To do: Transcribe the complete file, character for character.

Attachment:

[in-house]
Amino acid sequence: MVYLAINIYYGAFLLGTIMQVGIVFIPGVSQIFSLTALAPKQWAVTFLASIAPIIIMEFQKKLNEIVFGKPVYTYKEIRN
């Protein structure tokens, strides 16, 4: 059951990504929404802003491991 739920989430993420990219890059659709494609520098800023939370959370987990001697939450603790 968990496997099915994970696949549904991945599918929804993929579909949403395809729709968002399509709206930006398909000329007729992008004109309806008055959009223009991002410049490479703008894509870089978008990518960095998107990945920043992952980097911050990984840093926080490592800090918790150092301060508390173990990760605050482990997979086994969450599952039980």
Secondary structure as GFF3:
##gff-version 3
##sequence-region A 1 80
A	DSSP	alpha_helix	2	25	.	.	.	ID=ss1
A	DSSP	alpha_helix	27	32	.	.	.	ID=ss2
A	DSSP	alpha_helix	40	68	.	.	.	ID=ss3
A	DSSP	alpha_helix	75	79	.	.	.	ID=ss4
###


[in-house]
Amino acid sequence: MVYLAINIYYGAFLLGTIMQVGIVFIPGVSQIFSLTALAPKQWAVTFLASIAPIIIMEFQKKLNEIVFGKPVYTYKEIRN
């Protein structure tokens, strides 16, 4: 059951990504929404802003491991 739920989430993420990219890059659709494609520098800023939370959370987990001697939450603790 968990496997099915994970696949549904991945599918929804993929579909949403395809729709968002399509709206930006398909000329007729992008004109309806008055959009223009991002410049490479703008894509870089978008990518960095998107990945920043992952980097911050990984840093926080490592800090918790150092301060508390173990990760605050482990997979086994969450599952039980």
Secondary structure as GFF3:
##gff-version 3
##sequence-region A 1 80
A	DSSP	alpha_helix	2	25	.	.	.	ID=ss1
A	DSSP	alpha_helix	27	32	.	.	.	ID=ss2
A	DSSP	alpha_helix	40	68	.	.	.	ID=ss3
A	DSSP	alpha_helix	75	79	.	.	.	ID=ss4
###